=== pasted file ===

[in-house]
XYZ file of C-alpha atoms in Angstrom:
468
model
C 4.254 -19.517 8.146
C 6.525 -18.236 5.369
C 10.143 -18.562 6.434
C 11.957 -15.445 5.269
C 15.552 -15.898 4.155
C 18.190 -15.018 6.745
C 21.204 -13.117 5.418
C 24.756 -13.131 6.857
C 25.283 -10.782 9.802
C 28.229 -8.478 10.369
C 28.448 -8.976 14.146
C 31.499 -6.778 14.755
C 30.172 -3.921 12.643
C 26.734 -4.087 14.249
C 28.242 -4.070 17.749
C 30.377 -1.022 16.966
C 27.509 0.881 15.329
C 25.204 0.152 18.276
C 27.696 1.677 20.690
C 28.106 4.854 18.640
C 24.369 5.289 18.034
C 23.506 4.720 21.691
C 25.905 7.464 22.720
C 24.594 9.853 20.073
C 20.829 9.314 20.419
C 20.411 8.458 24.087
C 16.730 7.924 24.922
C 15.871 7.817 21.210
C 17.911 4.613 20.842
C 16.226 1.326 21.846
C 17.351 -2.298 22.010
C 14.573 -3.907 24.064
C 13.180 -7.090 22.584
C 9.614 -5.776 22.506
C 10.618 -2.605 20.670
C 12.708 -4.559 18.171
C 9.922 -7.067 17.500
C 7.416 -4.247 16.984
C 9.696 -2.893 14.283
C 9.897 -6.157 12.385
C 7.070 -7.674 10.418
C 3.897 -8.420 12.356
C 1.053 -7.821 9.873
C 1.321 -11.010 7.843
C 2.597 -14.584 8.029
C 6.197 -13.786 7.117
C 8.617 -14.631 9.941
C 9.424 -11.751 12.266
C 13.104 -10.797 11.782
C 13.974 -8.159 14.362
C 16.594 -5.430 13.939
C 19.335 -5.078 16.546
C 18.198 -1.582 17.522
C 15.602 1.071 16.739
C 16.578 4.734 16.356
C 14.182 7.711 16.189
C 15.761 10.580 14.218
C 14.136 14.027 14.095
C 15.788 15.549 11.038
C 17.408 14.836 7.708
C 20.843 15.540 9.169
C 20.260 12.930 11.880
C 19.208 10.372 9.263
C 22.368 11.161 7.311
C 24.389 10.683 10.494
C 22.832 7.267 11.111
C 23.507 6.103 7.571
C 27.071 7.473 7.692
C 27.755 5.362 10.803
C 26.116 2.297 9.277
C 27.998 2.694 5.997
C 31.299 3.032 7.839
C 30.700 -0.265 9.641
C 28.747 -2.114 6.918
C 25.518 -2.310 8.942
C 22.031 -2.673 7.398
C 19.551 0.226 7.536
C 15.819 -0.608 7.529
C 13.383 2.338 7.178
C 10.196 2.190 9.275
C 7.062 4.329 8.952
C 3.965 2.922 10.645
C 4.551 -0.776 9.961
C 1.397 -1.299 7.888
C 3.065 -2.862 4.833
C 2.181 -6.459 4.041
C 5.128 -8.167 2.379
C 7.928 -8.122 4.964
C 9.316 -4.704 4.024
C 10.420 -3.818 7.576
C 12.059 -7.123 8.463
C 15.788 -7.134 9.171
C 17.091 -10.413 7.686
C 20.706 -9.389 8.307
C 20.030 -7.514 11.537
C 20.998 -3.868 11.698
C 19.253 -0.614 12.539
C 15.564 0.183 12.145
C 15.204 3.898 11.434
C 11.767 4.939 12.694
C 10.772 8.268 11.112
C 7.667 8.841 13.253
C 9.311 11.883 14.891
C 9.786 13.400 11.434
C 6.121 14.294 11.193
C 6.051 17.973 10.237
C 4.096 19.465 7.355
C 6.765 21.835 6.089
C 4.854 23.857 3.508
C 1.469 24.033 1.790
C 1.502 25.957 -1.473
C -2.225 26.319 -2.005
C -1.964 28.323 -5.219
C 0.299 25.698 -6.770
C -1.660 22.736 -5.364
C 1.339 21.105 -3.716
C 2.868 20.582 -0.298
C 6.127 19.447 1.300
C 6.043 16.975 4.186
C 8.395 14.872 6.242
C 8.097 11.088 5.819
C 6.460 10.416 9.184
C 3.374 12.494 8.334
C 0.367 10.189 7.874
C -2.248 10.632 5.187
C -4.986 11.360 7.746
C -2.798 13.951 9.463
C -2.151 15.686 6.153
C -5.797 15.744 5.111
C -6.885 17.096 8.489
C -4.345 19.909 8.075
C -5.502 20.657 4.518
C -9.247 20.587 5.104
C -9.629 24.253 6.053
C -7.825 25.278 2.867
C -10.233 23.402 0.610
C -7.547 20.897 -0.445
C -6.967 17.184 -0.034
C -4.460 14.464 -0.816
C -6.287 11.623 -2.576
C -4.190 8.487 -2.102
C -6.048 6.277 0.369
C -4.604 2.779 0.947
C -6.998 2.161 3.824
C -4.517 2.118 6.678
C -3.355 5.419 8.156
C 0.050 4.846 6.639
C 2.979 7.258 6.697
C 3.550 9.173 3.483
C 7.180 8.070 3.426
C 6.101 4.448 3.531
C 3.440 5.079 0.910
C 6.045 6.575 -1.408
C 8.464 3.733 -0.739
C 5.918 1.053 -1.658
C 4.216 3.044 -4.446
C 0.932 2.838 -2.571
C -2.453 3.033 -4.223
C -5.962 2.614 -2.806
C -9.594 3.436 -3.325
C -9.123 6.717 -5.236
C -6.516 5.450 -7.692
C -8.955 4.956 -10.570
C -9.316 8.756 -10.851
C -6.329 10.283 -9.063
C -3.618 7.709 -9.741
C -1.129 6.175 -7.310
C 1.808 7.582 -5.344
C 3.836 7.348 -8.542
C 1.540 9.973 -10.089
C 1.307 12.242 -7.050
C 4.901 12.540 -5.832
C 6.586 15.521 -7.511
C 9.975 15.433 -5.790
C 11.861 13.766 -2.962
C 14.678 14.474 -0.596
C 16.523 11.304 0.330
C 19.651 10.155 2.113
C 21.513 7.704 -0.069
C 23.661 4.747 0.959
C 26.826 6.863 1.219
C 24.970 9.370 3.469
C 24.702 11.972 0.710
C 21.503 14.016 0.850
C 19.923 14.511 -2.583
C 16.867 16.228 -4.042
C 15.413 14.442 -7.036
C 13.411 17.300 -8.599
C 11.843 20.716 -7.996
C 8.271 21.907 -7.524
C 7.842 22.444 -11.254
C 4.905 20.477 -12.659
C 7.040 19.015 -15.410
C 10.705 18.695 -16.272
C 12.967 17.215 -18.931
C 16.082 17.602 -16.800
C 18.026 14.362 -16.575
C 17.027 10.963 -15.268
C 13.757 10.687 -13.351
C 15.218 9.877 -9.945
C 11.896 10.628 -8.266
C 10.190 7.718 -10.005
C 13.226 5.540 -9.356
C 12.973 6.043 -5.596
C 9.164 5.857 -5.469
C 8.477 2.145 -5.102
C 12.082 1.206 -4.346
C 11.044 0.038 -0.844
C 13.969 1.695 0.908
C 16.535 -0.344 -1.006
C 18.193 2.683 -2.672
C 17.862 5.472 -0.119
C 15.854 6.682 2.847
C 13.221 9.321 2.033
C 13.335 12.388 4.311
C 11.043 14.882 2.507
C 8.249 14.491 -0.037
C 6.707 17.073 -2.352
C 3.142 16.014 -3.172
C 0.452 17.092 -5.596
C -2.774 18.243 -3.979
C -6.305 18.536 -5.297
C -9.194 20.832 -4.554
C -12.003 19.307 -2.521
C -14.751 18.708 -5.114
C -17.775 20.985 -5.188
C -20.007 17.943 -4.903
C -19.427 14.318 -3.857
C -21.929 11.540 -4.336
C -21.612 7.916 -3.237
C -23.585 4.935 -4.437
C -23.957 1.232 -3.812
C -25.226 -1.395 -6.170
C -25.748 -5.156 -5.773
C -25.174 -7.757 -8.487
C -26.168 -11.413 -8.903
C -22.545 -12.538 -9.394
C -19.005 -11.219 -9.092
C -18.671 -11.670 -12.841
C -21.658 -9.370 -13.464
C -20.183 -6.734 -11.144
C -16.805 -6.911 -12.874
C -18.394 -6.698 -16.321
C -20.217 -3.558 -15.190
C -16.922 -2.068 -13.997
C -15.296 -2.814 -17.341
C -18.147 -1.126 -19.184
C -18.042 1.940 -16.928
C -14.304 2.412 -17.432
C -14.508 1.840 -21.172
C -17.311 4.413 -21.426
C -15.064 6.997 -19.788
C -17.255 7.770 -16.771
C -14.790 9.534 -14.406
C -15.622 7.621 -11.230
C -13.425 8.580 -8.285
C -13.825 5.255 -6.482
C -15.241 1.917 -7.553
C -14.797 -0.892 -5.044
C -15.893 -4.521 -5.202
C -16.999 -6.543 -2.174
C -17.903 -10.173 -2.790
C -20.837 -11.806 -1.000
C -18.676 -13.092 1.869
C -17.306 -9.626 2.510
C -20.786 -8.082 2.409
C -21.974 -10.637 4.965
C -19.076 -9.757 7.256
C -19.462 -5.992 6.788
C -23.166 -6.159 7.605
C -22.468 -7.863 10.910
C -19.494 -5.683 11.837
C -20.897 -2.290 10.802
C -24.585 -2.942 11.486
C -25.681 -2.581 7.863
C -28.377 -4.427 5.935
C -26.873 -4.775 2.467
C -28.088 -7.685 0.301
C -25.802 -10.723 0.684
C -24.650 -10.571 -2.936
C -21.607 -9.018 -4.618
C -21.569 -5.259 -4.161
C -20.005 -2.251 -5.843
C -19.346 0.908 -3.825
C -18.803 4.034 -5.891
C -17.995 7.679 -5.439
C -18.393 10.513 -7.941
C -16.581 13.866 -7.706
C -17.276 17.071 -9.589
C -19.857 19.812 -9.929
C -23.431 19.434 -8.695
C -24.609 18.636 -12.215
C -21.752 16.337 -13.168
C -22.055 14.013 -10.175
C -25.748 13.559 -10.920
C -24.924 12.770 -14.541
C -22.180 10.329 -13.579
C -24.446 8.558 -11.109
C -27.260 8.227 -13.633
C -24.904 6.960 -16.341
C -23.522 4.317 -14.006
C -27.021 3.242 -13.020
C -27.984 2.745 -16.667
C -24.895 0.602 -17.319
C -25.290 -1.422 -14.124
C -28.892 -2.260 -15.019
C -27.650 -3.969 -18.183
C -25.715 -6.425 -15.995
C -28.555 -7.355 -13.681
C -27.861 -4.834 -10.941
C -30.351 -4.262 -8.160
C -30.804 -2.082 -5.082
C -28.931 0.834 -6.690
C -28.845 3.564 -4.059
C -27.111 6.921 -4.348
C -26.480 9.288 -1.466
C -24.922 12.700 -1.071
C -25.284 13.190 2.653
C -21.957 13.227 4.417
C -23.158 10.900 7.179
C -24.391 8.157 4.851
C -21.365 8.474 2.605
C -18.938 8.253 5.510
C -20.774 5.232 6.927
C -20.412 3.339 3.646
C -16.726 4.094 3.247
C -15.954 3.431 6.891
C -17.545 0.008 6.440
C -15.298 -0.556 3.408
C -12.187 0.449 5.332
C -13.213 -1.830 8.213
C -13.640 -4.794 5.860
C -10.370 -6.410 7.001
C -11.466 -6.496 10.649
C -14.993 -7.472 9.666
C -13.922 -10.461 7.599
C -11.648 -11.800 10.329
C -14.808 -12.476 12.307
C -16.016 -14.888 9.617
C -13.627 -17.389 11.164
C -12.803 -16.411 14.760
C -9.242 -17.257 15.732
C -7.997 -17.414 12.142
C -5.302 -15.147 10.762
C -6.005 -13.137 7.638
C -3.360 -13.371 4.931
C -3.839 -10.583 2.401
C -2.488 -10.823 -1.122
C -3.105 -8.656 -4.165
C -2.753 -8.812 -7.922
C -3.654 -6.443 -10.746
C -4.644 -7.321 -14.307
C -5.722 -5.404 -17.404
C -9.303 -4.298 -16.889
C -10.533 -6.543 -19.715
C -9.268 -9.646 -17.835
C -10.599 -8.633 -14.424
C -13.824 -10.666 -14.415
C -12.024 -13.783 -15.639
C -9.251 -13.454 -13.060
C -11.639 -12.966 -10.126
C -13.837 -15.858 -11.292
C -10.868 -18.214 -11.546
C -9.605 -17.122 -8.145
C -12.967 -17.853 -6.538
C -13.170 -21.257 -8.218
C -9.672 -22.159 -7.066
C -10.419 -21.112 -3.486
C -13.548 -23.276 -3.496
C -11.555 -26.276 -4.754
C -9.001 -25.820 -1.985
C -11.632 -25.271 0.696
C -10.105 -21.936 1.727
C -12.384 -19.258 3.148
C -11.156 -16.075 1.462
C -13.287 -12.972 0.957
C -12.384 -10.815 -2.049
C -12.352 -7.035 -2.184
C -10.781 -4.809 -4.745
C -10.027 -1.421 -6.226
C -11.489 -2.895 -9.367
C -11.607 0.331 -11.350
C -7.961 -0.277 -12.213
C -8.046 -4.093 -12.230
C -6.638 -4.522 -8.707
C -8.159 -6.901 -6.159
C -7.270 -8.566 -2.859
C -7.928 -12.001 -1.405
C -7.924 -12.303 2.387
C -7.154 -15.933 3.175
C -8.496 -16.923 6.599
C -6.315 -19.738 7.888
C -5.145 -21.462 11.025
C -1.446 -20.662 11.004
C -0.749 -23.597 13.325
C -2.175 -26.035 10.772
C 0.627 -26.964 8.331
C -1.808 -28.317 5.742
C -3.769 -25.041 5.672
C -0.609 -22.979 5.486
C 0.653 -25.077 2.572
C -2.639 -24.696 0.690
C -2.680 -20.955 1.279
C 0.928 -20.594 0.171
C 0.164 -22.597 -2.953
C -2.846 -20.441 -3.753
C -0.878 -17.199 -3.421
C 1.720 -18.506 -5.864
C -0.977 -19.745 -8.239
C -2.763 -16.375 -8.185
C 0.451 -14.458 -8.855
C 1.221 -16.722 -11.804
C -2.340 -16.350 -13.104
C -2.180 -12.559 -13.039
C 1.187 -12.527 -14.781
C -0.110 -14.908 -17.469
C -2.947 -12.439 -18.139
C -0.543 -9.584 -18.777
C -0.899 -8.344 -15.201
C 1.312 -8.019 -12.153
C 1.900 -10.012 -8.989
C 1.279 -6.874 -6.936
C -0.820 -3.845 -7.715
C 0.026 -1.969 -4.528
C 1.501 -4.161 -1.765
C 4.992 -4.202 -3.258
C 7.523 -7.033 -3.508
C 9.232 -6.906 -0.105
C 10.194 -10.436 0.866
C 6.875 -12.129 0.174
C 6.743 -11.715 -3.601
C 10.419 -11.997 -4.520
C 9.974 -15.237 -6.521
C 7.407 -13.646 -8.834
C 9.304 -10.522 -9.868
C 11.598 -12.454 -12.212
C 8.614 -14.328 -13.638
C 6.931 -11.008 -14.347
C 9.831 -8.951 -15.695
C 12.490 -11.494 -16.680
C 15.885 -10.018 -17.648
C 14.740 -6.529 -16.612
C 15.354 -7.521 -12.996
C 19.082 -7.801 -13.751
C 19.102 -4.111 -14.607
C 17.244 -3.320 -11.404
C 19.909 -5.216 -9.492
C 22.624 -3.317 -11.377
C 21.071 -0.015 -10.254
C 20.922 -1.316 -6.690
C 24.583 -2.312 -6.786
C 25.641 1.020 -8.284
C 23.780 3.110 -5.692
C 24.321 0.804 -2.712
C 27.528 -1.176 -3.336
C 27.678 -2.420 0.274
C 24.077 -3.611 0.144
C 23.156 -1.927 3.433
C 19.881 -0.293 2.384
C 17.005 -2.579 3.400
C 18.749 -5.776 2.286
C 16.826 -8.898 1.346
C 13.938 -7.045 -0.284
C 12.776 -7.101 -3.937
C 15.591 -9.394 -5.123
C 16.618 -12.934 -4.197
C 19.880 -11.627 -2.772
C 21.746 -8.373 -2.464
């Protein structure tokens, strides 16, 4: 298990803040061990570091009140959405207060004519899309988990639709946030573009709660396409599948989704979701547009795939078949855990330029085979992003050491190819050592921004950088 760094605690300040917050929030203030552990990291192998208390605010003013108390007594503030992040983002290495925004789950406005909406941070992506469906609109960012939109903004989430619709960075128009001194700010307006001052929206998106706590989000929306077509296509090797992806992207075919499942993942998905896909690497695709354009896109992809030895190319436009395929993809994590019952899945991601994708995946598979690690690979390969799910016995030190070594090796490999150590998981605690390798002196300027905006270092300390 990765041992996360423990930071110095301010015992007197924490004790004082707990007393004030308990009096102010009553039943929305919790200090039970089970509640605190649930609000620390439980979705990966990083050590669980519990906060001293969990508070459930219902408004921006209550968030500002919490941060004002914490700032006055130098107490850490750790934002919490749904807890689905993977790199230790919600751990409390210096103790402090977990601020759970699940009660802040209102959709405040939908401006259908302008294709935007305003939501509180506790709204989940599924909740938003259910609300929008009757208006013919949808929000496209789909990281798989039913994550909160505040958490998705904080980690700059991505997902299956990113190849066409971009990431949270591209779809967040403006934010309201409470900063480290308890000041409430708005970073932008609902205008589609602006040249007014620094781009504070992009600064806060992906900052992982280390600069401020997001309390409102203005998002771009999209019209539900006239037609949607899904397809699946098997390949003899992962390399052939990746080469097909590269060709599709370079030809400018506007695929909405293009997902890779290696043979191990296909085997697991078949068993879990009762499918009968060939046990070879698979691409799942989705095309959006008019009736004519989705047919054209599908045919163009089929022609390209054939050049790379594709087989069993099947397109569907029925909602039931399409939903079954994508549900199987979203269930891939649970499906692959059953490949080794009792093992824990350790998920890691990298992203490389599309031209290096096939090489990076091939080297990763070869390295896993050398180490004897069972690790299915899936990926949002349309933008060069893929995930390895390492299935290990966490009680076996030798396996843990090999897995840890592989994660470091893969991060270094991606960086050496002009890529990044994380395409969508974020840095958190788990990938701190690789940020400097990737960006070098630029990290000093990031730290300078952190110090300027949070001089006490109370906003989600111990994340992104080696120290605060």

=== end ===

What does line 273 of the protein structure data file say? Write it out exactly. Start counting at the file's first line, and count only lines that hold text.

C -19.462 -5.992 6.788